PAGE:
A small island just off the east coast of Auckland is at the forefront of Aotearoa conservation efforts. Alice Webb-Liddall spent a night there.
“I’ve seen hundreds of kiwi,” says AJ. “But I’ve never had an encounter like that.”
The night tour operator at Wellington’s Zealandia wildlife sanctuary is almost exactly where you would expect him to be at 9.30pm: exploring with a red light torch on the paths of a nature reserve, though this one is a few hundred kilometres north of his usual kiwi-finding spot.
Crouched down on the grassy path in the centre of Auckland’s Tiritiri Matangi island, AJ, myself and our new friend Harry held our breath as the kiwi pukupuku, little spotted kiwi, crept through the undergrowth looking for worms. Cautious of scaring it off we had red light torches, or our phone lights covered with red cellophane, to lessen the effects of the light on the nocturnal wildlife we encountered. Stretching its head forward through the long grass, the little spotted kiwi moved toward me, coming within centimetres and sniffing at my knee before running back to his perch under a nearby kānuka tree.
Shaking out our legs as we stand up from where we’d been crouching for the past 5 minutes, AJ, Harry and I beam with the delight of kids on Easter morning. “I think that’s worthy of a hug,” says AJ, and the three of us share a giddy bear hug in the middle of the island’s Cable Track.
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Tiritiri Matangi is a tiny island in the Hauraki Gulf, north of the far more visited Waiheke Island, and about 40 times smaller. It is a favourite destination for school groups, families and overnight stayers wanting to catch a rare glimpse of New Zealand’s elusive national bird – as well as the hundreds of other species that call the island home, like tuatara, wētāpunga and kōkako.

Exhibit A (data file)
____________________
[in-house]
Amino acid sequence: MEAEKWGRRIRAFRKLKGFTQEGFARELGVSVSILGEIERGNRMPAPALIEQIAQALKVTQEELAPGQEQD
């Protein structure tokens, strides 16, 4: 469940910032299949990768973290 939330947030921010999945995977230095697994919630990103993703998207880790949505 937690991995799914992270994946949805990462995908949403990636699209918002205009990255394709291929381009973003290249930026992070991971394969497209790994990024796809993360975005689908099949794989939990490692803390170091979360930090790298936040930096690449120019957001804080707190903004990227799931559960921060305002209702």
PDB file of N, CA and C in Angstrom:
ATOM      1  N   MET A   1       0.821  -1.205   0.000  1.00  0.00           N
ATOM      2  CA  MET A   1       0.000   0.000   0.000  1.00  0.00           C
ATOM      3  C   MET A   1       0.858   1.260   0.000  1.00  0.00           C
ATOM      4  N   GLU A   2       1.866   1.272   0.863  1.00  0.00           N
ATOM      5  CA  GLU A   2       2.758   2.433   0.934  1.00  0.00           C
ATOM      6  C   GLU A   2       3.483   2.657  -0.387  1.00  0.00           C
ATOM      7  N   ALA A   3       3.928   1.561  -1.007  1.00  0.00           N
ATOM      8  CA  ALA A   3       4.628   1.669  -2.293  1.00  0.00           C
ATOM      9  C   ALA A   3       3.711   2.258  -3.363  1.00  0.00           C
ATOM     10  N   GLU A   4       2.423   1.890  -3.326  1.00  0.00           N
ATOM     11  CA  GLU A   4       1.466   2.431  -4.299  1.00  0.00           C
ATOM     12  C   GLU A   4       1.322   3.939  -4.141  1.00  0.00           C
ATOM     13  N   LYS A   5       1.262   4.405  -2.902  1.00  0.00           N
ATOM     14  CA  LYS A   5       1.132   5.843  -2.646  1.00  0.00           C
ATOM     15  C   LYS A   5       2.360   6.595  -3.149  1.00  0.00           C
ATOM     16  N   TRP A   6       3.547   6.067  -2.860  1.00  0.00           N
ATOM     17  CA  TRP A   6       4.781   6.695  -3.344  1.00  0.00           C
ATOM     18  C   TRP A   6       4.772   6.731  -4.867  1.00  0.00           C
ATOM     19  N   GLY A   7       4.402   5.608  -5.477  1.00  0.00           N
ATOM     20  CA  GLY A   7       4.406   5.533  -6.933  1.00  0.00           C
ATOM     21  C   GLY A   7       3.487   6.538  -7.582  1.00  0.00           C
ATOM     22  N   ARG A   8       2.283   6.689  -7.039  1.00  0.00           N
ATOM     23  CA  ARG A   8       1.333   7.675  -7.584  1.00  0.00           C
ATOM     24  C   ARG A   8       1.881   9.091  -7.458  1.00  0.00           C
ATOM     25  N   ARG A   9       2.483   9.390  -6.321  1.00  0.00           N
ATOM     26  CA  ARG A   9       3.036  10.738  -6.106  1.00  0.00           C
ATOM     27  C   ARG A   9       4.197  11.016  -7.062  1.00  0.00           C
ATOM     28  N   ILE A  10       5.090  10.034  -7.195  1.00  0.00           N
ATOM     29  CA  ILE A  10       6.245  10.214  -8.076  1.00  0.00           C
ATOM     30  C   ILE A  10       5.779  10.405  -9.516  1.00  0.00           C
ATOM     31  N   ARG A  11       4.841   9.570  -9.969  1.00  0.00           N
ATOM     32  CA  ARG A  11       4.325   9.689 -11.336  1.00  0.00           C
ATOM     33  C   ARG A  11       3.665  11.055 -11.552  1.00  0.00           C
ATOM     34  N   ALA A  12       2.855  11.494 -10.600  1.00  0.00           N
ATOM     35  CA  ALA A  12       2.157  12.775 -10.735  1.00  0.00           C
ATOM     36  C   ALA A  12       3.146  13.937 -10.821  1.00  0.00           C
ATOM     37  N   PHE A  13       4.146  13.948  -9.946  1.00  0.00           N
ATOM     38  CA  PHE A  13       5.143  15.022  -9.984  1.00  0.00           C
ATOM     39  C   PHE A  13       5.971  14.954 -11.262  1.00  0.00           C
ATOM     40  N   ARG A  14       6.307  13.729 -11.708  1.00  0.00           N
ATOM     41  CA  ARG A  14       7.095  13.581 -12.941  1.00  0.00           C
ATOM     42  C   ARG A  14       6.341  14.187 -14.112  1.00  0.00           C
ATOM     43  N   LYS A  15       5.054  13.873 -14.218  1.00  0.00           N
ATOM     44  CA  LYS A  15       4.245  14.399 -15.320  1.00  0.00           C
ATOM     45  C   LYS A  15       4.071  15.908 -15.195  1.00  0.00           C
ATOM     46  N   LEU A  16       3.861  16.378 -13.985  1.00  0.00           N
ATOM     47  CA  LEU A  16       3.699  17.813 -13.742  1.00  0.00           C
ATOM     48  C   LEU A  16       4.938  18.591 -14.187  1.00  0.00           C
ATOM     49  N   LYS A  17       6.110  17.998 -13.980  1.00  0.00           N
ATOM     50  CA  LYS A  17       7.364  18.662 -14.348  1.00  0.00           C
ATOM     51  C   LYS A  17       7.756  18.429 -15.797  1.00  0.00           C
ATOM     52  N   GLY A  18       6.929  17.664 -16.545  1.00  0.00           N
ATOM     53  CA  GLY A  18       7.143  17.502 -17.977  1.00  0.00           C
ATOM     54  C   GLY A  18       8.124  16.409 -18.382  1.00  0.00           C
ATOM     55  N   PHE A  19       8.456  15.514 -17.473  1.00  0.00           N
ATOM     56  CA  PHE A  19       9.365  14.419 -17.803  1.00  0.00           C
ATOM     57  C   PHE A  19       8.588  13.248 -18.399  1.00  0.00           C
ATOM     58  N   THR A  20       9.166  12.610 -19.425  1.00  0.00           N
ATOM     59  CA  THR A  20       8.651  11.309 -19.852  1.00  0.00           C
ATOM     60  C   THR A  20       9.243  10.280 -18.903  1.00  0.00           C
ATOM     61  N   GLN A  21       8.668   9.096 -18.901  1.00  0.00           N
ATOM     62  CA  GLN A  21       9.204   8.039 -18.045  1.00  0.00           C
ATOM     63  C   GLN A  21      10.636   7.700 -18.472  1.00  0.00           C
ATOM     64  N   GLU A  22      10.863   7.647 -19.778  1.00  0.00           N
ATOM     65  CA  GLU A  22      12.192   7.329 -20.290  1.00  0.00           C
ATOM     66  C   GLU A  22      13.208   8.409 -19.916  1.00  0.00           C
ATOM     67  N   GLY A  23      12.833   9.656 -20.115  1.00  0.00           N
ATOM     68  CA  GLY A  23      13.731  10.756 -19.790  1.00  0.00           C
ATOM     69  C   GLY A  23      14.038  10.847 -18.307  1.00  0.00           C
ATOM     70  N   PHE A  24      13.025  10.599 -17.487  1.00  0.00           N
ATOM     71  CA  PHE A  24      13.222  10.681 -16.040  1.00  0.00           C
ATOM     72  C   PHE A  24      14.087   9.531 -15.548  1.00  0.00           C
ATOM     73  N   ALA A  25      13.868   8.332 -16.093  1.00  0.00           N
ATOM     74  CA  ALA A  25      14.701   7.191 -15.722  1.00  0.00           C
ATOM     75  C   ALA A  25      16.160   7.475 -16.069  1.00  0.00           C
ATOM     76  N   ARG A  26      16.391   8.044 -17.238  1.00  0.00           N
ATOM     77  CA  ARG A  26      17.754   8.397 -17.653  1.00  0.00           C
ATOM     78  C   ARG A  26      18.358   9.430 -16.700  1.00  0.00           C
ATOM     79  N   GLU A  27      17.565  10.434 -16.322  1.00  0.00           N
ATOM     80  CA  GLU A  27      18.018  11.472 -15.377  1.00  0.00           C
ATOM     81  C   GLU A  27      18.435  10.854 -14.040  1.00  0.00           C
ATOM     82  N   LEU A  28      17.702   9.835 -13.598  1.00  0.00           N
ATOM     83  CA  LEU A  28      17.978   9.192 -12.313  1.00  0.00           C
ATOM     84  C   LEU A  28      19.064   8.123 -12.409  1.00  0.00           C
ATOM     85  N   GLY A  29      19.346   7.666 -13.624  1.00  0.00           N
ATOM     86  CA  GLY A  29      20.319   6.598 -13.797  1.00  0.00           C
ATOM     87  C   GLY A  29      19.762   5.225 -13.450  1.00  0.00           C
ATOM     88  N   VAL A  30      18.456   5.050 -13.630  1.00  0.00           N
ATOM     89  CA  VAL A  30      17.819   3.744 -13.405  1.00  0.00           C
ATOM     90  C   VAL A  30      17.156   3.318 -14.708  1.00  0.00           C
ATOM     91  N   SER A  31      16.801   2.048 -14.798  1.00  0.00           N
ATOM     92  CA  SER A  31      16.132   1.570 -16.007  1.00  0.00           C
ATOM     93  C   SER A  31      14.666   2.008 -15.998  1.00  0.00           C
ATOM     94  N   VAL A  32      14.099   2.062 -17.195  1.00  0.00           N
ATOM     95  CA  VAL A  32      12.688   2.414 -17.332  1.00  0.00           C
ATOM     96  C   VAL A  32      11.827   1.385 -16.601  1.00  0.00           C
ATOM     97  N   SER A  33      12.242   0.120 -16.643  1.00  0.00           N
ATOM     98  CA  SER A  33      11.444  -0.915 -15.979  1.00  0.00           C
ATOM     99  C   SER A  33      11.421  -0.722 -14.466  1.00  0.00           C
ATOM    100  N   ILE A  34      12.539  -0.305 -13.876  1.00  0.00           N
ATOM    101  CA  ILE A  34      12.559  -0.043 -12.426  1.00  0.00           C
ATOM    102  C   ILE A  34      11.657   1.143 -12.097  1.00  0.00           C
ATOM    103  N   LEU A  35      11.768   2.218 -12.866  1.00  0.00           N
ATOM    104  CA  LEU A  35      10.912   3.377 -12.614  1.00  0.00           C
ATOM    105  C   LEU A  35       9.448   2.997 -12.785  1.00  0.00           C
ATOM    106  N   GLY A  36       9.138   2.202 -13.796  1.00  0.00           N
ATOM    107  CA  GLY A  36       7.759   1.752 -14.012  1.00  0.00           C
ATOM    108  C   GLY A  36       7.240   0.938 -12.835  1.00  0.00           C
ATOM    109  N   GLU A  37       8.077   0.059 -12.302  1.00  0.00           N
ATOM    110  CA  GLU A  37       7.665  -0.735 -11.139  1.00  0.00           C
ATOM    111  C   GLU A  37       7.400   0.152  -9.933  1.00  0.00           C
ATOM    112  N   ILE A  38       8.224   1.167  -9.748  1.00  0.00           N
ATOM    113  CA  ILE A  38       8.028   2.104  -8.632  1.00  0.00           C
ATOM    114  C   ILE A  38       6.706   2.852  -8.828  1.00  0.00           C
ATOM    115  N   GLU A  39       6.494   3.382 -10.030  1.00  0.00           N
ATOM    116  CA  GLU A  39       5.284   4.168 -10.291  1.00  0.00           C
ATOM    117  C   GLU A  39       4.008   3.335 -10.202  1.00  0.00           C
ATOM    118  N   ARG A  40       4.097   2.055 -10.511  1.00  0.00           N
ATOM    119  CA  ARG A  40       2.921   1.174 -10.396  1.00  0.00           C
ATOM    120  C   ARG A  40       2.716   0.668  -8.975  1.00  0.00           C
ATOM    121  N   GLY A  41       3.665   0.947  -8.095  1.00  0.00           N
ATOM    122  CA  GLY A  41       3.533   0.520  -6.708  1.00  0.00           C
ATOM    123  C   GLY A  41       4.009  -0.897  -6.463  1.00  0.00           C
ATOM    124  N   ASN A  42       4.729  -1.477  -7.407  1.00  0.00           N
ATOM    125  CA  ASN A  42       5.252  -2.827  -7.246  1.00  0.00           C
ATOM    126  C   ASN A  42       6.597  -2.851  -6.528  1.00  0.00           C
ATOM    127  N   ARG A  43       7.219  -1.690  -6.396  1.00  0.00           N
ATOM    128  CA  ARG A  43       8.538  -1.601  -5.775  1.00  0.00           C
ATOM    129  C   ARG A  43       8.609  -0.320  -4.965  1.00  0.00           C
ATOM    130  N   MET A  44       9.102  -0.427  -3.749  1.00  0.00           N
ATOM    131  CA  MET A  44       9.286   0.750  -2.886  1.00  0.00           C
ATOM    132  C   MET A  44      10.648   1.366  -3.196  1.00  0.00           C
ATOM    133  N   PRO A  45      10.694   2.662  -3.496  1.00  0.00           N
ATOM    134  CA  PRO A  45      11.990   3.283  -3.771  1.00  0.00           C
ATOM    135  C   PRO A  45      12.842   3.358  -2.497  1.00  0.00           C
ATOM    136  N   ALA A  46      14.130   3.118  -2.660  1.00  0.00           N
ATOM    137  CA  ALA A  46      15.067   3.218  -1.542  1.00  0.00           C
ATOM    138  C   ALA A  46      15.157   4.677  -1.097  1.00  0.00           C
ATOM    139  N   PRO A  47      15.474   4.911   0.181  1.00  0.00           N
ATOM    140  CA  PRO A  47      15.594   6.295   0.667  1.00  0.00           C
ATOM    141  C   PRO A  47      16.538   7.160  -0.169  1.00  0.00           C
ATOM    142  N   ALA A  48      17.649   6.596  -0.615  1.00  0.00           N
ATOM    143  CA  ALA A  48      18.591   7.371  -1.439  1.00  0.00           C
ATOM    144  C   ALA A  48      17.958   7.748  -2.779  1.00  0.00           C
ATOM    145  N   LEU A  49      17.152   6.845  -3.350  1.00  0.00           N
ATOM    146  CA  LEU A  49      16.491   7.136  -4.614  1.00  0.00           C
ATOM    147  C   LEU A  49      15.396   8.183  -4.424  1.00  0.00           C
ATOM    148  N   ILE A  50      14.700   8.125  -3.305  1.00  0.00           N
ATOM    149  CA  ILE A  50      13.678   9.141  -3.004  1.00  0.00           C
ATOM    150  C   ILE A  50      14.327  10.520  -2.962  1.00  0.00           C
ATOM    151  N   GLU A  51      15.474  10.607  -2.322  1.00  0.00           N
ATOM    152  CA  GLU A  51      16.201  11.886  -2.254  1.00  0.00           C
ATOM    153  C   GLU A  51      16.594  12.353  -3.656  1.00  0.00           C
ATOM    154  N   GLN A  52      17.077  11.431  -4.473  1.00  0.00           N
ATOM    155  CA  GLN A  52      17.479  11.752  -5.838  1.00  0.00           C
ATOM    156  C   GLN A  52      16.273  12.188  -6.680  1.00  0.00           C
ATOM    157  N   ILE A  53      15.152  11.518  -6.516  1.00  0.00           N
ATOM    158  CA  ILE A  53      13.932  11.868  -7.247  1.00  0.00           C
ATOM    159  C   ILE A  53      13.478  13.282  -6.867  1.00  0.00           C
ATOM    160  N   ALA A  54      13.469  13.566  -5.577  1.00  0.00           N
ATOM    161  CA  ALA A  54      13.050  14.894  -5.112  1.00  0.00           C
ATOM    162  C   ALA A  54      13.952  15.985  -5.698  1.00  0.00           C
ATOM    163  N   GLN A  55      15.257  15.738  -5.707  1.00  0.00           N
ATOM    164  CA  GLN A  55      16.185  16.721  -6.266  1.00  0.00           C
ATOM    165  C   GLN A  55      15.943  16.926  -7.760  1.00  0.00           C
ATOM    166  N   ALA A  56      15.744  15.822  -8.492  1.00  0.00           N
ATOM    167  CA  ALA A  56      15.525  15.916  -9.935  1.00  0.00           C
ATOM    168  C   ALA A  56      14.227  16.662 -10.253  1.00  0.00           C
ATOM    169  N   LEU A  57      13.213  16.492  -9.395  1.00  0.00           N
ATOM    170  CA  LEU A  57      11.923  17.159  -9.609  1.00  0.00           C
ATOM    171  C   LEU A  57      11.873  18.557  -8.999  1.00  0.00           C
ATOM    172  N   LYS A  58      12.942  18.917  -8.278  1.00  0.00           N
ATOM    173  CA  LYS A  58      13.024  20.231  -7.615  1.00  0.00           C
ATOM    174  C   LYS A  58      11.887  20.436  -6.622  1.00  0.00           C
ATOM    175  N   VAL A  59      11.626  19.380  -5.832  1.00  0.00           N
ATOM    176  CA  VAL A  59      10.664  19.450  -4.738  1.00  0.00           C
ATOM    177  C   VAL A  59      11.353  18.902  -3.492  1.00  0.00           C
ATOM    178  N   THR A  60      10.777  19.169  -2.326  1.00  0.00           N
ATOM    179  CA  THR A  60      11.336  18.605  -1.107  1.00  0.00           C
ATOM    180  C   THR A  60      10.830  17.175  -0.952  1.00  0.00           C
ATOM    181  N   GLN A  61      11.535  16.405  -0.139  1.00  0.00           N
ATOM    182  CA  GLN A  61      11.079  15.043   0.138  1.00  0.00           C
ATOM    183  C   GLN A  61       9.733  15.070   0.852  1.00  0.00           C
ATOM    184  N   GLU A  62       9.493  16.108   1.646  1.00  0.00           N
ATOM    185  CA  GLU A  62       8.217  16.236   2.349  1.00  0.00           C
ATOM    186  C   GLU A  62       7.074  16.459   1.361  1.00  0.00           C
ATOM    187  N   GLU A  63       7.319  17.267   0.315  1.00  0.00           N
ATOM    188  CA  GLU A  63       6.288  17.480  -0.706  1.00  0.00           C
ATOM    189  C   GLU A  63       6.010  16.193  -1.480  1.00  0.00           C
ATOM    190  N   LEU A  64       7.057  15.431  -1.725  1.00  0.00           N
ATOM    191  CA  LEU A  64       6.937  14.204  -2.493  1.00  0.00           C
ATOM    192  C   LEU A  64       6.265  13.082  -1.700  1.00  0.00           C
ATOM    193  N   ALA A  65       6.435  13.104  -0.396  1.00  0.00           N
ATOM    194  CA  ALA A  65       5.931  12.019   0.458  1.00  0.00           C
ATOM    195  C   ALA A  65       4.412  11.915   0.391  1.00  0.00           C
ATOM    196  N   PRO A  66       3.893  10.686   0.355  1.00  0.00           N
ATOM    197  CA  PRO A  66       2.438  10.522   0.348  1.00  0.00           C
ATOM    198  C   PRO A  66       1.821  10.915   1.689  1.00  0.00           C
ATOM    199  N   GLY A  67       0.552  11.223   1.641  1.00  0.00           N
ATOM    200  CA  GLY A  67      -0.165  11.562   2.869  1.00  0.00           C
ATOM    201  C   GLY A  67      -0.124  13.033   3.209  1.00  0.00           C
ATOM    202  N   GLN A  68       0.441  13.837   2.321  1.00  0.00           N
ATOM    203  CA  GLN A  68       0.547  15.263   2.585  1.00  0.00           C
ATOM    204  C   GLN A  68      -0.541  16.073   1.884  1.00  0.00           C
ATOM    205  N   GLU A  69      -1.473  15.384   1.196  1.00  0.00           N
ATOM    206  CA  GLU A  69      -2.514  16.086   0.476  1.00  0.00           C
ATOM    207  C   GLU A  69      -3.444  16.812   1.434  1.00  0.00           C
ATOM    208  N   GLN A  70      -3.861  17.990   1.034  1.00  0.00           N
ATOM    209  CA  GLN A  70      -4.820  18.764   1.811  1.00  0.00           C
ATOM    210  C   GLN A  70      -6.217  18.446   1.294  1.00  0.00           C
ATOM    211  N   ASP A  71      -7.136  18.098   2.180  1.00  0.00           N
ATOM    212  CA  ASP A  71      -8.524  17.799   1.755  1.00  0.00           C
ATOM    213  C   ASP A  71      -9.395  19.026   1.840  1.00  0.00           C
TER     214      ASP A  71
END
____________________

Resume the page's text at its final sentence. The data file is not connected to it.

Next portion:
For the overnighters, AJ, Harry and I included, the island provides the opportunity to not just stay in one of the most pristine and undisturbed landscapes in Aotearoa, but the safety in knowing the island is home to no pests or predators. The most dangerous thing there at any given time are the other lodge guests, of which there are 15, not including the Doc ranger who stays on the island in shifts of 10 days.
On the day I arrive, the sun is bright – a rare showcase of warmth early in the Auckland autumn. Doc ranger Talia Hochwimmer greets the ferryload of visitors at the Tiritiri Matangi wharf to give them a rundown of the island rules, and protocols should anyone have brought along an unwanted “friend” – by which she is referring to pests that could have come along for a free trip in some unknowing visitor’s bag.
Everything from mice and rats through to seeds, skinks and the Argentine ant, which was successfully eradicated from the island years ago, could cause devastation to the wildlife and native bush over here, so visitors are warned to keep an eye out for these freeloaders.
“There’s a lot of messaging trying to make people aware that this is a pest-free environment. That’s not only for people bringing bags with them that might have food and mice or rats in there as well, but it’s also about where they’ve been storing their boats if it’s been in the garage all winter, then making sure there aren’t rats or mice or that sort of thing stowing away,” says Hochwimmer.
The land on Tiritiri Matangi wasn’t always the native paradise it is now. Farmed throughout the 20th century, it wasn’t until the 1970s when a community group was formed to replant the island and begin efforts to eradicate the unwanted species.